**Spoilers** In the Greek myth of the phoenix, after a long life the magical bird dies, usually in a burst of flames, and a new bird resurrects from the ashes, symbolizing renewal in the cycle of life. Dark Phoenix gives a subtle nod to the folklore by having Jean Grey, the titular phoenix, die in a spectacular explosion but then goes dark and gritty. Rather than rising from the ashes, an elite private school is named in Jean Grey’s honor, symbolizing the filmmakers didn’t give a shit about the mythology, the comic source material, nor the audience.
The addition of “shin” in the title has many meanings, which is clever wordplay on the writer’s part. In Japanese it can mean things like “new,” “true,” and “god.” In English it refers to the part of the body that connects the ankle bone to the knee bone, just like in the hit song Dem Bones (“shin,” in English, is pronounced “leg,” the s is silent).
Neurotic writers are the shit! The raging mental illness Anne Lamott describes in Bird by Bird is endearing. David Sederis’ shame in Santaland Diaries is heroic. The seemingly endless tales of imposter syndrome from all of my heroes is embiggening. I suffer thusly. . .
And yet the reality, in my life at least, is depressing. I’m beginning to think I’ve been duped by some very talented tricksters. But, in all fairness, I can’t blame it all on them.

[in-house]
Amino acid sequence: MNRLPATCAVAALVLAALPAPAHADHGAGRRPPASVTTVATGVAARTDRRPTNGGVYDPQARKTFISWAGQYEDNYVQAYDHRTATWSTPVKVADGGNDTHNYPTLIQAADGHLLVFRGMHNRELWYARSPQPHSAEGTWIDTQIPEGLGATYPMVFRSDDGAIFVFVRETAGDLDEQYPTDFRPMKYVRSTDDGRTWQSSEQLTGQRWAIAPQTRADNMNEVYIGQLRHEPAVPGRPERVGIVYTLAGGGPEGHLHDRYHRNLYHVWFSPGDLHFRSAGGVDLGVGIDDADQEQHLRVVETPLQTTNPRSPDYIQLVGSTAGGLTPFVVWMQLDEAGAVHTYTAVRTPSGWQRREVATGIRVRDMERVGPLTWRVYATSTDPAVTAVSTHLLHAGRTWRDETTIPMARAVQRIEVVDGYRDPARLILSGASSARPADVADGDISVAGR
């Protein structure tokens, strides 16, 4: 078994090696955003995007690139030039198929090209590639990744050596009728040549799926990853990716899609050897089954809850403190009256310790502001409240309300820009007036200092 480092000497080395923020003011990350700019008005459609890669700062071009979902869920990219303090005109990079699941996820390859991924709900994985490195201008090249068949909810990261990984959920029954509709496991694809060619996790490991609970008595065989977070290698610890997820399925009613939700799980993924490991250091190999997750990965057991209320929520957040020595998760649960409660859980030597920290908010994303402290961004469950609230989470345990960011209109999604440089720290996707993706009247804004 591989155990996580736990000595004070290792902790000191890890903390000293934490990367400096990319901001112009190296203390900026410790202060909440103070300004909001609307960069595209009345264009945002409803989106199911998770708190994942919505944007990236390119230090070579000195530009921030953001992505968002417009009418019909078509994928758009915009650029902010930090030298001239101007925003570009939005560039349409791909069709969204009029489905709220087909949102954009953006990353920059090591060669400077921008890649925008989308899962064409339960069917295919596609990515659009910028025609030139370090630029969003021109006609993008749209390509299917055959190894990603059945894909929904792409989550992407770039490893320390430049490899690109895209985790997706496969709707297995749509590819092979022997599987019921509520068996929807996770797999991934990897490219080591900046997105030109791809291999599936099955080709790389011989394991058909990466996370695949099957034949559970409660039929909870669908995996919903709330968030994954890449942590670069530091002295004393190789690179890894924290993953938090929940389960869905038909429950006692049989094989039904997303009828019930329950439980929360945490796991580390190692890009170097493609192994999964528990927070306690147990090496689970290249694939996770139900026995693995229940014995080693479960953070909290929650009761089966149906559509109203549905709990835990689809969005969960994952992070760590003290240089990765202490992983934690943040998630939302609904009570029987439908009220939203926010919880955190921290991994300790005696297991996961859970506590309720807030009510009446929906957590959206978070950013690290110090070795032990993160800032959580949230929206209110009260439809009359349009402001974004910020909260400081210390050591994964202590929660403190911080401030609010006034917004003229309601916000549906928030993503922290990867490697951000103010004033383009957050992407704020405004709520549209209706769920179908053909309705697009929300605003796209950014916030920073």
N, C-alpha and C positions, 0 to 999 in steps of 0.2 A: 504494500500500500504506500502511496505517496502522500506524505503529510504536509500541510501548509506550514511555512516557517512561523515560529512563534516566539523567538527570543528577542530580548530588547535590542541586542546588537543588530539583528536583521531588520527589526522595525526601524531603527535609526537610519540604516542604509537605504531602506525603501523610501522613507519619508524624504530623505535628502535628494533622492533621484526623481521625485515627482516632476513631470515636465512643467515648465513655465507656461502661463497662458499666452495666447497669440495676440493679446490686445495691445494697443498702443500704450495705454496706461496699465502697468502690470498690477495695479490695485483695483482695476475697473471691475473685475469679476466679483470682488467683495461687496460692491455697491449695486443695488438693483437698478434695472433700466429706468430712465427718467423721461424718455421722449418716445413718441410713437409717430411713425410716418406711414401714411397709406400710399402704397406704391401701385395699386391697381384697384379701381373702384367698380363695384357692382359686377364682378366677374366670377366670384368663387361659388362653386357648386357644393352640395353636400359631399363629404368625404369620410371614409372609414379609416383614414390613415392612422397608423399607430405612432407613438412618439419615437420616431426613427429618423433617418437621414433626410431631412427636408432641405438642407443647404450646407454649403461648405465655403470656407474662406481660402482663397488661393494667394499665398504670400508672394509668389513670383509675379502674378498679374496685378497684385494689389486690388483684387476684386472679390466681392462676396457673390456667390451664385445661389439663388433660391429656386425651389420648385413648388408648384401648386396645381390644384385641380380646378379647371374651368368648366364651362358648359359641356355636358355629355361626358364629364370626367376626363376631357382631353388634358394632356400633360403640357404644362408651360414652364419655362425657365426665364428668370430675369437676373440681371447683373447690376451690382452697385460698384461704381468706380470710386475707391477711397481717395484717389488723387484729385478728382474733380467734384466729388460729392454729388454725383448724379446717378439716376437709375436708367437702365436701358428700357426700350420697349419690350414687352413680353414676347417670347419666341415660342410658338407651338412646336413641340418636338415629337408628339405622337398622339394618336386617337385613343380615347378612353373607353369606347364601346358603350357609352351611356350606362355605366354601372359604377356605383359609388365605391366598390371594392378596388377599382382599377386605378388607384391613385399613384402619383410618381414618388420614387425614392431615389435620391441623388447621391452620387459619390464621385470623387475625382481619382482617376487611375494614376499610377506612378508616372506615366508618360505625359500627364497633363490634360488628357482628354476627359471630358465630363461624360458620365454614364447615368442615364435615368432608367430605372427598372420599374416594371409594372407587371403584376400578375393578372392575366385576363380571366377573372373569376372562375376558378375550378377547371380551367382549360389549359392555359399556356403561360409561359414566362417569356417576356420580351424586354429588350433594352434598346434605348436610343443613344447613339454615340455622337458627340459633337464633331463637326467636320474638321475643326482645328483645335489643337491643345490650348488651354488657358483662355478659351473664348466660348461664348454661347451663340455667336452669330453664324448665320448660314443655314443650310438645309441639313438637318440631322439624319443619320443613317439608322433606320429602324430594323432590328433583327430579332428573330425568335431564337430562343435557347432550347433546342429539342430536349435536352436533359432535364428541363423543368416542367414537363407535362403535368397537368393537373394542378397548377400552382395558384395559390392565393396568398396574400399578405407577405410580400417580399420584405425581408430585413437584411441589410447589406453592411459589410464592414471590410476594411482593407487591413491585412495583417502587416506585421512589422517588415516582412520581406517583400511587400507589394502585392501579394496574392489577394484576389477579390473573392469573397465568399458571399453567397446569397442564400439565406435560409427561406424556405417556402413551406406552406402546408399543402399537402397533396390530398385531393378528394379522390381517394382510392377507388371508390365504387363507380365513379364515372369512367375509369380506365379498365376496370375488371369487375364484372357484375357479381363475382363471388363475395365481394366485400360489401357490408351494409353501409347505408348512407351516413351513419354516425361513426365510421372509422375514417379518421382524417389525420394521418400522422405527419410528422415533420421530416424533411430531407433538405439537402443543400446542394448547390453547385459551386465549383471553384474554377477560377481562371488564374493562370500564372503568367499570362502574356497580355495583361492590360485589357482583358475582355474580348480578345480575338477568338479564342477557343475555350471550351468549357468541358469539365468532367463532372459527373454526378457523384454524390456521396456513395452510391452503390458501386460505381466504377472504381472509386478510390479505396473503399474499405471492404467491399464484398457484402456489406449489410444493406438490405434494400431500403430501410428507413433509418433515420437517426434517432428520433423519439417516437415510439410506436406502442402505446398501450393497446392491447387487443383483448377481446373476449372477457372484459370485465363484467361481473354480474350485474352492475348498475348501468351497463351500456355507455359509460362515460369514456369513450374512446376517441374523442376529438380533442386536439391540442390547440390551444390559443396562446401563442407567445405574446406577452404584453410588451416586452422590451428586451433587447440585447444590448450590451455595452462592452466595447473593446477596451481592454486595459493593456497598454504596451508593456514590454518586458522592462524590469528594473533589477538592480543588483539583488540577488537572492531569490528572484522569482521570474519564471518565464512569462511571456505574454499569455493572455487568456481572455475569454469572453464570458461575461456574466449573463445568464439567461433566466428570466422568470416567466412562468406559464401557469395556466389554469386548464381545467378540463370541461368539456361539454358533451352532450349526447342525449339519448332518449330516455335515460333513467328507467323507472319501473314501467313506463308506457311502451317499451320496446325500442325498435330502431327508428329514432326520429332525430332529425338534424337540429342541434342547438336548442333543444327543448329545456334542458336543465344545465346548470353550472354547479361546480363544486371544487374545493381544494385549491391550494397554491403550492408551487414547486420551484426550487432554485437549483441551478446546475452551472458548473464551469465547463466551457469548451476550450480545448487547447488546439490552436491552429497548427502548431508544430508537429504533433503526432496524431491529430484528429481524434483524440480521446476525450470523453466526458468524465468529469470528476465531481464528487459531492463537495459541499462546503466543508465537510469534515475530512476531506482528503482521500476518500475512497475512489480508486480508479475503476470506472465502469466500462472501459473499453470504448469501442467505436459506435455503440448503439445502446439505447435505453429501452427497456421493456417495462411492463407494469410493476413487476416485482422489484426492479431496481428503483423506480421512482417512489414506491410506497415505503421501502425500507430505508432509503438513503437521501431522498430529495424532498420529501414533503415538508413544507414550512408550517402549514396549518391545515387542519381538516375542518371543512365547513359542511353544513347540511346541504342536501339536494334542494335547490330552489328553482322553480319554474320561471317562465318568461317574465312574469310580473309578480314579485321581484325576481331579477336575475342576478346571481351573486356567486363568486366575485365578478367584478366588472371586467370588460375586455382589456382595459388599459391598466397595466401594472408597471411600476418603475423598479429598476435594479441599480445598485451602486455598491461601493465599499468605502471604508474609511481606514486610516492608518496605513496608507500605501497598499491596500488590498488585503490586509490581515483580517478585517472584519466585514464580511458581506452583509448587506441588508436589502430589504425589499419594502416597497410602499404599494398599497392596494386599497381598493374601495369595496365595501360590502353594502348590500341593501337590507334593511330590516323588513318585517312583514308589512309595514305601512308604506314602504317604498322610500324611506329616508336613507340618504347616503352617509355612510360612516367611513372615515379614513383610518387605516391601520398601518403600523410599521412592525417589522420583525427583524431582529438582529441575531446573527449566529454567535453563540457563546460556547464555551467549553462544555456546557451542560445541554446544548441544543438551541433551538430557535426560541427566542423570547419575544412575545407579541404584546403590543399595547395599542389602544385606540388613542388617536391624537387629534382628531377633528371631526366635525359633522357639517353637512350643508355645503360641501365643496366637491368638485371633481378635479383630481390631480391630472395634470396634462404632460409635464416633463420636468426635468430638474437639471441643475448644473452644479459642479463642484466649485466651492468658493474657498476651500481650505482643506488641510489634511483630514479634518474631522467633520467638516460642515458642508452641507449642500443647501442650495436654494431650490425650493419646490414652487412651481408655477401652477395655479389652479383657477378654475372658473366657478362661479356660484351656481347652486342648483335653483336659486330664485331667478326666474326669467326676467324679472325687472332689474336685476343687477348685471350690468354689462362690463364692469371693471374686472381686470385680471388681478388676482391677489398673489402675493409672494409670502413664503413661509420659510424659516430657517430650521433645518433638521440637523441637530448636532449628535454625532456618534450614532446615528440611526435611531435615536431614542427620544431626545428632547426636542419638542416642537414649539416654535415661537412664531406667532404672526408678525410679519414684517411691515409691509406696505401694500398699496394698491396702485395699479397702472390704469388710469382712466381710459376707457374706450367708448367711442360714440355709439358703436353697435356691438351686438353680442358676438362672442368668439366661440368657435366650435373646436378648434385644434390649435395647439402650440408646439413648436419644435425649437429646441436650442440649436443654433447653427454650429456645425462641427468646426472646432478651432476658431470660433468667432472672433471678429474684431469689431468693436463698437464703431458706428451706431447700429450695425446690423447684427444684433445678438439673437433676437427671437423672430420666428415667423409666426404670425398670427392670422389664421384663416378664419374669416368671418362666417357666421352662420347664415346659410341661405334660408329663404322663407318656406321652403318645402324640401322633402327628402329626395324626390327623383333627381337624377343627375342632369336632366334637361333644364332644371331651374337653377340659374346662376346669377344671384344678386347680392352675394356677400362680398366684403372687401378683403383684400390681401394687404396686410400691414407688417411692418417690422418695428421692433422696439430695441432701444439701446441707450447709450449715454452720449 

Continuing on the theme from yesterday’s post, GAD Guide: How to be a Neurotic Writer in 15 Steps, I got to thinking about the underlying precepts of the neurotic writer’s life. If you’re going to be a neurotic writer, you want to be as uptight as you can be, right? So here are three principles to cultivate in order to be your unstable best.
(plus, it makes for another listicle and listicles are all the rage with the kids these days.)
Writing wisdom states: Write what you know. That’s mostly correct. Kind of, I guess. I mean, “write what you know” doesn’t REALLY work. Think about it. How could we have anything science fiction? No one knows hyperdrives or time machines. Or what about fantasy? Orcs, spells, floating castles, no one knows them. Or, take a more realistic example, how could a mild-mannered author write about a psycho serial killer? All she’s murdered are the trees that made the paper she wrote on.